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- Nov 29, 2019 3:22 pm GMT
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On Monday, I started the much acclaimed HBO mini-series Chernobyl on my flight back from Texas to my childhood home in New Jersey. The show didn’t disappoint. Between a couple cat naps, I got two one hour episodes in before having to leave the plane—I would have gladly extended the flight if it meant one more episode. Luckily, soon after arriving, I discovered my parents had traded in their Netflix subscription for a couple months of HBO now and I was able to finish the season last night.
I can’t recommend Chernobyl enough. It’s gripping in the same way all great disaster flicks are, but it goes much deeper. It exposes the wretchedness of the Soviet regime: Total indifference to human life when the system is at risk.
Yet part of me couldn’t help but fearing that the show’s quality, and consequent popularity, would only further damage nuclear power’s reputation. Despite research showing that only a combination of nuclear and renewables can effectively mitigate climate change, progressives around the world continue to demand nuclear be phased out—and they’re often successful. Tragically, nuclear plant closings are almost always followed by an uptick in greenhouse gas emissions. We’ve seen it in Germany and around the U.S.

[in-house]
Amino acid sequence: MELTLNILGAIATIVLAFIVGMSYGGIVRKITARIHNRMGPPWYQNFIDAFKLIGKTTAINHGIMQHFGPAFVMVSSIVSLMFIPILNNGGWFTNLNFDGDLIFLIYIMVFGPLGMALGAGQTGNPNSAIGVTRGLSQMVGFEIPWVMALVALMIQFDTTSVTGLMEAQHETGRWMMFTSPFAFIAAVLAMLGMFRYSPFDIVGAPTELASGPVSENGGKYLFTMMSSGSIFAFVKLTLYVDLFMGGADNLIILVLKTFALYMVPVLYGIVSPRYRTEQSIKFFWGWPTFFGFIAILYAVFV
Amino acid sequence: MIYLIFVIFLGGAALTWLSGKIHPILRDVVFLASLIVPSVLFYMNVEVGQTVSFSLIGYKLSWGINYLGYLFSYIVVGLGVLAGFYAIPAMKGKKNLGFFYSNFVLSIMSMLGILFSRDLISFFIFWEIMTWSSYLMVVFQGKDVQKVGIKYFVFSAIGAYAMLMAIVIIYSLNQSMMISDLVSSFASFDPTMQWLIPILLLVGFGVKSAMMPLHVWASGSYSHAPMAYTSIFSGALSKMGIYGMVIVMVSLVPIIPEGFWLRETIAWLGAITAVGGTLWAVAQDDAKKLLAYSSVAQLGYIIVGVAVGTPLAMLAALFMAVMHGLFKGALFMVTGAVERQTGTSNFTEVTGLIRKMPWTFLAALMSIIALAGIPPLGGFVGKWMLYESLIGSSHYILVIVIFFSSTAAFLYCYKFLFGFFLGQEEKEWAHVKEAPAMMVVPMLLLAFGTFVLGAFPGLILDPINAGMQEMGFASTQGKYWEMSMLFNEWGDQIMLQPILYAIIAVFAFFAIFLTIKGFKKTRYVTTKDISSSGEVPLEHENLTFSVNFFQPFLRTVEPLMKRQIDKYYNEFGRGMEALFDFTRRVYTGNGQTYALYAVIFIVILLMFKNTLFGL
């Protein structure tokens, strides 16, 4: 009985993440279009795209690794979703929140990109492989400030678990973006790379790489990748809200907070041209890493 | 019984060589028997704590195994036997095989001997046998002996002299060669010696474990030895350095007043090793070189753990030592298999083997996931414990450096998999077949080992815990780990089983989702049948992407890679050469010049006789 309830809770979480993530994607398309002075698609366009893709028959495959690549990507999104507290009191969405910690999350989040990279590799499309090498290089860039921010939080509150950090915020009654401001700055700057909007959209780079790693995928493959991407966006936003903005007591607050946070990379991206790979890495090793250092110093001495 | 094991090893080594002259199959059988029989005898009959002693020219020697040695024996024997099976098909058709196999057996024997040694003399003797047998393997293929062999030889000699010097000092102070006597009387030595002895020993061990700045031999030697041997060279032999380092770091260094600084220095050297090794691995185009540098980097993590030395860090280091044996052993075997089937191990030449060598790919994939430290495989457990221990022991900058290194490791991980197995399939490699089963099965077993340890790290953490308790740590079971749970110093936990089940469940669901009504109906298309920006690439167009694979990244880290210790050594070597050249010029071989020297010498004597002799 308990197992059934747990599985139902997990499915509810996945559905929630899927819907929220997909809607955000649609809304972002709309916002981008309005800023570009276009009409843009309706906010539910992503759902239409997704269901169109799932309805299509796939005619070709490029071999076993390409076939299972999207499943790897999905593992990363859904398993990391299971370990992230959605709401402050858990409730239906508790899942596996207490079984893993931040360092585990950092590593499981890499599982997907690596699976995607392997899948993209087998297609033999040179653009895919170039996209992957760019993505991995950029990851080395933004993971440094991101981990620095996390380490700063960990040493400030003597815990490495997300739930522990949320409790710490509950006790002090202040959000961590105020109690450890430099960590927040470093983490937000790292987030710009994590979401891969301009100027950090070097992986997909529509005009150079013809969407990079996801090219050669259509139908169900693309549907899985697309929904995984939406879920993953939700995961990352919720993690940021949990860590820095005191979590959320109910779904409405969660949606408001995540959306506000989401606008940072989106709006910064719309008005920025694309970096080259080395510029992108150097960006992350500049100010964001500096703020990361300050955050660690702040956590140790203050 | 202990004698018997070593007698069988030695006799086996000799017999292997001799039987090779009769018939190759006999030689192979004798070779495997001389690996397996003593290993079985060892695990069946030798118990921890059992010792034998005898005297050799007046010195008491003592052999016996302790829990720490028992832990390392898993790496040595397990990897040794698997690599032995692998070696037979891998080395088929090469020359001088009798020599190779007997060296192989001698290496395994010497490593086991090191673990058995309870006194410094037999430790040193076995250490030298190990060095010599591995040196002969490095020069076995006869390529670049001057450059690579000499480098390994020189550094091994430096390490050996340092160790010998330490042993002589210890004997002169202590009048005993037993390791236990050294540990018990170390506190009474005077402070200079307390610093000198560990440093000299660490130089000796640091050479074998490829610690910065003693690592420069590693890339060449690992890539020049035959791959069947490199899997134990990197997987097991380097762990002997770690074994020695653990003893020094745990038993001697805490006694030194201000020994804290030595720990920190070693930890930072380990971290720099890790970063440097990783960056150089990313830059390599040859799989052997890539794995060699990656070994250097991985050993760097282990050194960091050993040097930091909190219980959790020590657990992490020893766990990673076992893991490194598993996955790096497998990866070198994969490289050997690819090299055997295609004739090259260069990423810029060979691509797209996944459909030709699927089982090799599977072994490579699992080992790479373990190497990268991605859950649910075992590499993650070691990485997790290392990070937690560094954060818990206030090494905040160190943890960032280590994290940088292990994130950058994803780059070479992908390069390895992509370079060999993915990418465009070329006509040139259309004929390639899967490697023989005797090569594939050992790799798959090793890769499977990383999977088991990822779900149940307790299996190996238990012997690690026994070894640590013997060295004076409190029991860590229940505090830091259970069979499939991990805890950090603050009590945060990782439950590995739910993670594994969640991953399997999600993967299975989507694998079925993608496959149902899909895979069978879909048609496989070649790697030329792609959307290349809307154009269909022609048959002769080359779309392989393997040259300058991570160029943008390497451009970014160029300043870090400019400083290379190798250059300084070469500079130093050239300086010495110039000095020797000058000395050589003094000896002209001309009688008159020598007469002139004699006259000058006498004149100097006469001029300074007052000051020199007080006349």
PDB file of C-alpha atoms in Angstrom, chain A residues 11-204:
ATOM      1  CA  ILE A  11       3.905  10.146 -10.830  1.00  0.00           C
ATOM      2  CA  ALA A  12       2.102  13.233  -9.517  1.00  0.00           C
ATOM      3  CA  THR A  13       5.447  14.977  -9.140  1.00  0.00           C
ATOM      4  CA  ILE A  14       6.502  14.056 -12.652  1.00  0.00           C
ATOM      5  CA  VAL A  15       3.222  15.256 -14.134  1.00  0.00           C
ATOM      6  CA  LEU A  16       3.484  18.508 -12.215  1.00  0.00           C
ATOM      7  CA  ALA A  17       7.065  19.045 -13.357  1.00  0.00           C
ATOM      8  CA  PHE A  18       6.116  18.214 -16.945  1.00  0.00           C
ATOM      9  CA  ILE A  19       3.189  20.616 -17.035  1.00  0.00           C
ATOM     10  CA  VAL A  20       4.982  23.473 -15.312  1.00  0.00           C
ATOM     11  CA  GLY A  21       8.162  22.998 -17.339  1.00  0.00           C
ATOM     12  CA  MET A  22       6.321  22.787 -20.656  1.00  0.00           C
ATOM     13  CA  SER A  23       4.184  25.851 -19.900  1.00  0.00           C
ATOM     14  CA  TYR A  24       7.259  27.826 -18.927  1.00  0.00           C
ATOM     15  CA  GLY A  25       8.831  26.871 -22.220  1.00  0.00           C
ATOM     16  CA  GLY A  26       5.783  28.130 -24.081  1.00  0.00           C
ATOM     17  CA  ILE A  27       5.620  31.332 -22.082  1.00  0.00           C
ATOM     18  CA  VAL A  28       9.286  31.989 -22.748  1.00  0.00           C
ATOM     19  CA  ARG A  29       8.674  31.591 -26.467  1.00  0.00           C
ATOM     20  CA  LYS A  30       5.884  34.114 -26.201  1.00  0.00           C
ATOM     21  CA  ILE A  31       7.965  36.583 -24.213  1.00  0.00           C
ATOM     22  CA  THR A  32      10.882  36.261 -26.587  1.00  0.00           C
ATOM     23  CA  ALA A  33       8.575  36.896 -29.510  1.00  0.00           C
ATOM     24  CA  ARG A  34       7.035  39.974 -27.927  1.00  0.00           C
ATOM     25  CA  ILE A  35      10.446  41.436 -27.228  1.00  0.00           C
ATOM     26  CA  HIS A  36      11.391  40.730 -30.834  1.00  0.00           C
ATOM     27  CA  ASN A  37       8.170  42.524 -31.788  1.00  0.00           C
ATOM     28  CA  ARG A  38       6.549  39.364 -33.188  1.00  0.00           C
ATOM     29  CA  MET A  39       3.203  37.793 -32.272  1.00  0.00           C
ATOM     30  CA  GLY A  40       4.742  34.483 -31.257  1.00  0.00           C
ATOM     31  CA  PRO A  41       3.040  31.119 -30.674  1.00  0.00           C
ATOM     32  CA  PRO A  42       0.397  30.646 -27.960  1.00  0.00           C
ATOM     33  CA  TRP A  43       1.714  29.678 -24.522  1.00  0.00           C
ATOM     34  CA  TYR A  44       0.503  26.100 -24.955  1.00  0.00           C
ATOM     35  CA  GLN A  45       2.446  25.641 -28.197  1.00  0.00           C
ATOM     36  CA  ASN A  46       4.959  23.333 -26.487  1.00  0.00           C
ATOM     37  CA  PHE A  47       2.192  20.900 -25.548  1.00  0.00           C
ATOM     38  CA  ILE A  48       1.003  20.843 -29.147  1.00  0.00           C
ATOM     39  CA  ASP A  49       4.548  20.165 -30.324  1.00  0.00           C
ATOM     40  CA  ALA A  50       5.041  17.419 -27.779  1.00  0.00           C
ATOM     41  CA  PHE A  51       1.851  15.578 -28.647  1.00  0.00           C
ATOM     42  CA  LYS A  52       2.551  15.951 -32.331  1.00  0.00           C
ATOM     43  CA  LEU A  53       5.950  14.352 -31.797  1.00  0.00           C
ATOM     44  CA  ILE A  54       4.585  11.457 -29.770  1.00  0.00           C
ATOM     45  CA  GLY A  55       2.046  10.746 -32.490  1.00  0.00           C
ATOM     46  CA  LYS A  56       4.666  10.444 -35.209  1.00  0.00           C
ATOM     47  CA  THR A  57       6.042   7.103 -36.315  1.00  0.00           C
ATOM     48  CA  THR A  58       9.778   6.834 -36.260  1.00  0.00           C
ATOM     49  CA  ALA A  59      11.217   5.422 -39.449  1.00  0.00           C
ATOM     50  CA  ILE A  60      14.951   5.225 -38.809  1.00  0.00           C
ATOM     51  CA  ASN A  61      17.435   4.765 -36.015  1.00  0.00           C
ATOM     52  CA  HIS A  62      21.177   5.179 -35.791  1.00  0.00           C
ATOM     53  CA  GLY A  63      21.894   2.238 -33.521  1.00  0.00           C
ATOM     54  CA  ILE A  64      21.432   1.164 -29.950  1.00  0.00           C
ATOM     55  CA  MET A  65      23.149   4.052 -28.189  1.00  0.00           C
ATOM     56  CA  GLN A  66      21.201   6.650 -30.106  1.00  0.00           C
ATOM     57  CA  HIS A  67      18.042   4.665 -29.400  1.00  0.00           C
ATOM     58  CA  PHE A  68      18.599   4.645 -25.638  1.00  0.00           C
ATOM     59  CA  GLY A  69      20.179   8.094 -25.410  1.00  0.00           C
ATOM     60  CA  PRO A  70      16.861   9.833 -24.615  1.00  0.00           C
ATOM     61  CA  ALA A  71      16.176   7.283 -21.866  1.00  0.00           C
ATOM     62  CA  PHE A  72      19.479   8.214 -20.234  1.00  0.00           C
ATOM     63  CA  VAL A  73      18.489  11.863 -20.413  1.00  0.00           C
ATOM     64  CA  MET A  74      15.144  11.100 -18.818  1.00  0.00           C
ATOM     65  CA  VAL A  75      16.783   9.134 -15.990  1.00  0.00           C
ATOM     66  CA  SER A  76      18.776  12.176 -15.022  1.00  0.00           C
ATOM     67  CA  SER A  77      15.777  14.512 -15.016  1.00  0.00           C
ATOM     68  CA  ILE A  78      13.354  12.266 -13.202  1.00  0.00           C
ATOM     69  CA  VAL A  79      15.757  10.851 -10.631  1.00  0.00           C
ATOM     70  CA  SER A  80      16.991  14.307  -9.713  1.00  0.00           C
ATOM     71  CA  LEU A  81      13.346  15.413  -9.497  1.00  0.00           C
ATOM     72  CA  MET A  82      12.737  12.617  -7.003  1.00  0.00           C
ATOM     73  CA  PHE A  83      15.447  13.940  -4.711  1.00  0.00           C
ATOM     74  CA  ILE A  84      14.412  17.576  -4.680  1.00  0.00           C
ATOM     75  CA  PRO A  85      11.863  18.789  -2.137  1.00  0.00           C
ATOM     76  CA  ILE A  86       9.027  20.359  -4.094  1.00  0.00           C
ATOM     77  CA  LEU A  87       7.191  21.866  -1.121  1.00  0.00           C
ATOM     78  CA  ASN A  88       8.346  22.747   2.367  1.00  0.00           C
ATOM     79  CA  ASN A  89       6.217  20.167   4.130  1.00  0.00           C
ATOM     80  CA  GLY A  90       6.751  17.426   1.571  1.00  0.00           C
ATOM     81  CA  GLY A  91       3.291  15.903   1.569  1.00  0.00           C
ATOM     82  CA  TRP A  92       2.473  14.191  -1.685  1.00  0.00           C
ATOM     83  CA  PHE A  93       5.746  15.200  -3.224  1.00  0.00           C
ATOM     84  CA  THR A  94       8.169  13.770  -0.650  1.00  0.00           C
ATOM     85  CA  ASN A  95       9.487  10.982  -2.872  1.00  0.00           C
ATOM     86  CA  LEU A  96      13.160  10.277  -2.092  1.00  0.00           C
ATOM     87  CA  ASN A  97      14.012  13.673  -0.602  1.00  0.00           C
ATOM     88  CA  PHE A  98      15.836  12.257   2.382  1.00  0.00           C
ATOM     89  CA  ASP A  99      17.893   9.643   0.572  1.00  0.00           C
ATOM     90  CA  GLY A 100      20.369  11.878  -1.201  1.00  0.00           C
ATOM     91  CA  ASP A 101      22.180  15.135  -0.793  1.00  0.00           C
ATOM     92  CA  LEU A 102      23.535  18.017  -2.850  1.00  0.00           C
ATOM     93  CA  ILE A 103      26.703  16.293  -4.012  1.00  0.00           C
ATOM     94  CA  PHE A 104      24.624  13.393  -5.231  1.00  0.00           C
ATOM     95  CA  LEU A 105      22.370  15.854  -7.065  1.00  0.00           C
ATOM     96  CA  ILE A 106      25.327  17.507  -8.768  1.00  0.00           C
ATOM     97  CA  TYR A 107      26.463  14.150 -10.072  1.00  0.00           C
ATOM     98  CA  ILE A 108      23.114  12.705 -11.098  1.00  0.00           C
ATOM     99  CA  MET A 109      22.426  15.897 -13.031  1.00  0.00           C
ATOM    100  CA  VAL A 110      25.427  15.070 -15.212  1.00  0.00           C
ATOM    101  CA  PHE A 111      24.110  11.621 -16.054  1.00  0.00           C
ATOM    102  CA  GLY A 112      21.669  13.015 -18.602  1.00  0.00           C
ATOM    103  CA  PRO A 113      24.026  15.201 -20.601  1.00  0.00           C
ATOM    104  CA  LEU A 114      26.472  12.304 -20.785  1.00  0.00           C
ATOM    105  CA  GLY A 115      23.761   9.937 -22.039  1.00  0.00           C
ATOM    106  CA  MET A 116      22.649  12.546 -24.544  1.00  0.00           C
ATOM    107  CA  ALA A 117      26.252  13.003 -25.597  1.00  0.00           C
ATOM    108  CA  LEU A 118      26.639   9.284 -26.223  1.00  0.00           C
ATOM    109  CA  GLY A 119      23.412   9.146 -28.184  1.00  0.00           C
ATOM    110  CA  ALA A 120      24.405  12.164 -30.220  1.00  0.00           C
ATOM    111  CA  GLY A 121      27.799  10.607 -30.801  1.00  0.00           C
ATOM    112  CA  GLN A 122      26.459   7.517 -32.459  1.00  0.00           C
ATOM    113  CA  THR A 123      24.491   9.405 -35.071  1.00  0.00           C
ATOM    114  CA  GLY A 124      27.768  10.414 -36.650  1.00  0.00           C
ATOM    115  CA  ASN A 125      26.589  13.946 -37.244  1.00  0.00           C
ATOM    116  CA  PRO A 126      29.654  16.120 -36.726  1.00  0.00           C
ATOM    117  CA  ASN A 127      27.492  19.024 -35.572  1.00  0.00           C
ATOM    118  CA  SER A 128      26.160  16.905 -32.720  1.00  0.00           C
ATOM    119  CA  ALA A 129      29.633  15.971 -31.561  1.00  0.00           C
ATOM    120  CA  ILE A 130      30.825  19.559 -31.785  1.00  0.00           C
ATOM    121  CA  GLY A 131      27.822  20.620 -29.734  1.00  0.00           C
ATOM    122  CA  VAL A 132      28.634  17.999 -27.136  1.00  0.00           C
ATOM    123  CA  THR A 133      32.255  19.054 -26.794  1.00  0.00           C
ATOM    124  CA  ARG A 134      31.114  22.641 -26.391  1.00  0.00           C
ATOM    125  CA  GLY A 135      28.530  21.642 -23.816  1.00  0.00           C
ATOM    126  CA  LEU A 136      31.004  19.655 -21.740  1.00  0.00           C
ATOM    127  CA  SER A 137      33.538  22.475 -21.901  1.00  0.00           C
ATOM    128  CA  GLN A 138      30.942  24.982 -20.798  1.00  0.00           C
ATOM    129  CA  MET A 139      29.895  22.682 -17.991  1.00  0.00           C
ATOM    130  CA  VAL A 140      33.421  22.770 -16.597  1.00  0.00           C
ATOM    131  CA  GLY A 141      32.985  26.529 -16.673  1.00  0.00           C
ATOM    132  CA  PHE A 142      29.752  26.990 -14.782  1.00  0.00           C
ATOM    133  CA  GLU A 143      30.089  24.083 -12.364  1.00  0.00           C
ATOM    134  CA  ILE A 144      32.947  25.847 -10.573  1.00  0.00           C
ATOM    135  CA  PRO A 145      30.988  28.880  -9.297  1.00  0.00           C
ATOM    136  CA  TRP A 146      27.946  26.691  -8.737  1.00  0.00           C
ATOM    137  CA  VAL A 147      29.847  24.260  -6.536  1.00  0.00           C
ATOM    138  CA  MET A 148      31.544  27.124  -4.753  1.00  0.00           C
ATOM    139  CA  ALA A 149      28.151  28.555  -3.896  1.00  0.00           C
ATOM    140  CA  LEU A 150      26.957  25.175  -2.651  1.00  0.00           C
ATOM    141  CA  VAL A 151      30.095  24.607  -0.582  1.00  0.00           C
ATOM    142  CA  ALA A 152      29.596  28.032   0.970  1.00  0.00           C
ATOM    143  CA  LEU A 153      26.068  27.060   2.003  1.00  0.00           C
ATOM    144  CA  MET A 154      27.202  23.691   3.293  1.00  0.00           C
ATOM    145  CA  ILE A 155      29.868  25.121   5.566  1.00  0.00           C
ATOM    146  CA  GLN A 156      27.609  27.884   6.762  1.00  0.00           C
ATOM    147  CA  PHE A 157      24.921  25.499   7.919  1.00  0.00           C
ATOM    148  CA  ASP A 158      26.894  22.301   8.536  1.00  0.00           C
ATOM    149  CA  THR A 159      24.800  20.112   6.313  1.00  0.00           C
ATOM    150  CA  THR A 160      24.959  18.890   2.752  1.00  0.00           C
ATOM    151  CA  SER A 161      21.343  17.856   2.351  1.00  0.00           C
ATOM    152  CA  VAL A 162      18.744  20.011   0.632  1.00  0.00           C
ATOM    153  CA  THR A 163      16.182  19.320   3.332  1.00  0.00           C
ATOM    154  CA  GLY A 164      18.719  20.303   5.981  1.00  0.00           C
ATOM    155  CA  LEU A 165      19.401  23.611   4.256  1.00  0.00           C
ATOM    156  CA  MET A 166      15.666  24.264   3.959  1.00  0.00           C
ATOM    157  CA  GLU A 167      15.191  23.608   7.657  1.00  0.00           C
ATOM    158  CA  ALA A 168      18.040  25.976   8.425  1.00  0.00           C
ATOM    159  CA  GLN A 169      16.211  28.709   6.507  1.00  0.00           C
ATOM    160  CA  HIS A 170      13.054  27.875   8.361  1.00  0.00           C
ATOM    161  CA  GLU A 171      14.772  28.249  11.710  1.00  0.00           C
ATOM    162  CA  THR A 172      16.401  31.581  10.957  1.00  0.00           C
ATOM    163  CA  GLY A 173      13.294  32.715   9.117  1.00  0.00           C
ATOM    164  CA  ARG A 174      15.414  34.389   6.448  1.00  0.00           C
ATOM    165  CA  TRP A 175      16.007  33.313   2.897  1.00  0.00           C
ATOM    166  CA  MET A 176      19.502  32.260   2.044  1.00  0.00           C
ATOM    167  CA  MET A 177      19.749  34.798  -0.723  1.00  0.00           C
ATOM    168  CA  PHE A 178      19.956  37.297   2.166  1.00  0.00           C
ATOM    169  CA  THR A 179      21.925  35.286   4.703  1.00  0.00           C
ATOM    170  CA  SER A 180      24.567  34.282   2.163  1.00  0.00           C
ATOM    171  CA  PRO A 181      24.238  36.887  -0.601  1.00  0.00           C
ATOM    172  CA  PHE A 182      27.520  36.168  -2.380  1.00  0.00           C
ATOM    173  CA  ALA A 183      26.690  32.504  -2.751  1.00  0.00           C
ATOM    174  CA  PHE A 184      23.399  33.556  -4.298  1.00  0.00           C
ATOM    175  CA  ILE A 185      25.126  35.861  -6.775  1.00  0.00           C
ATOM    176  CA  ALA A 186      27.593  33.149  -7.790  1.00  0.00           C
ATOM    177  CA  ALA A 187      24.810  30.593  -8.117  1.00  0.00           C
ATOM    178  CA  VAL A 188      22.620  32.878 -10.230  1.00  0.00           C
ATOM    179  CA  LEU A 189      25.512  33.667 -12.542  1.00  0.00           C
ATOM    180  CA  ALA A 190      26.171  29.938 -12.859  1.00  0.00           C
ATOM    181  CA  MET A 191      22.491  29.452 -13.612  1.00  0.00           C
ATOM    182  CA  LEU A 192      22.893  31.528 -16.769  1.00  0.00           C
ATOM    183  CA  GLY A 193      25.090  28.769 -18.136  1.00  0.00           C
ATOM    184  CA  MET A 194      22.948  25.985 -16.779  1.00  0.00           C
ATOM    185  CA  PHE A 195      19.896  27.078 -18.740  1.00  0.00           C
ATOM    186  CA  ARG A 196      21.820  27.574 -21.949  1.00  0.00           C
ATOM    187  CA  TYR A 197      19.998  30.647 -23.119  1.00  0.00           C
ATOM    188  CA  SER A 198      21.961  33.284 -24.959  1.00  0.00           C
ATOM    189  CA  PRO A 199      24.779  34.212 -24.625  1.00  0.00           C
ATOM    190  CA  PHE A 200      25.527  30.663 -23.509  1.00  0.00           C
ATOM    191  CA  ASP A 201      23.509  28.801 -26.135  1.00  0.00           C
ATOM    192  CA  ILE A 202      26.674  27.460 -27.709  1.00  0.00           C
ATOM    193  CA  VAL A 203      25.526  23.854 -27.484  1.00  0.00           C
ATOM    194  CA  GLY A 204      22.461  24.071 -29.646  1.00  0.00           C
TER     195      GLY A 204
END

The reality is nuclear has proven safer than fossil fuels over the course of history, and it’s only getting better. I recently came across an article detailing a new, low-cost safety mechanism that could have supposedly stopped Chernobyl: “In a recent paper, published in the open-access peer-reviewed journal Nuclear Energy and Technology and the result of 30-40 years of collaboration, they propose a new safety barrier to be implemented in large Light Water Reactors around the world. Coming at a fraction of the cost of the already obsolete one that it is about to replace, this barrier is expected to reduce the probability of core melt to that of a large meteorite hitting the site.”
Hopefully HBO releases a follow up series on the wonders of the atom and why it should be embraced.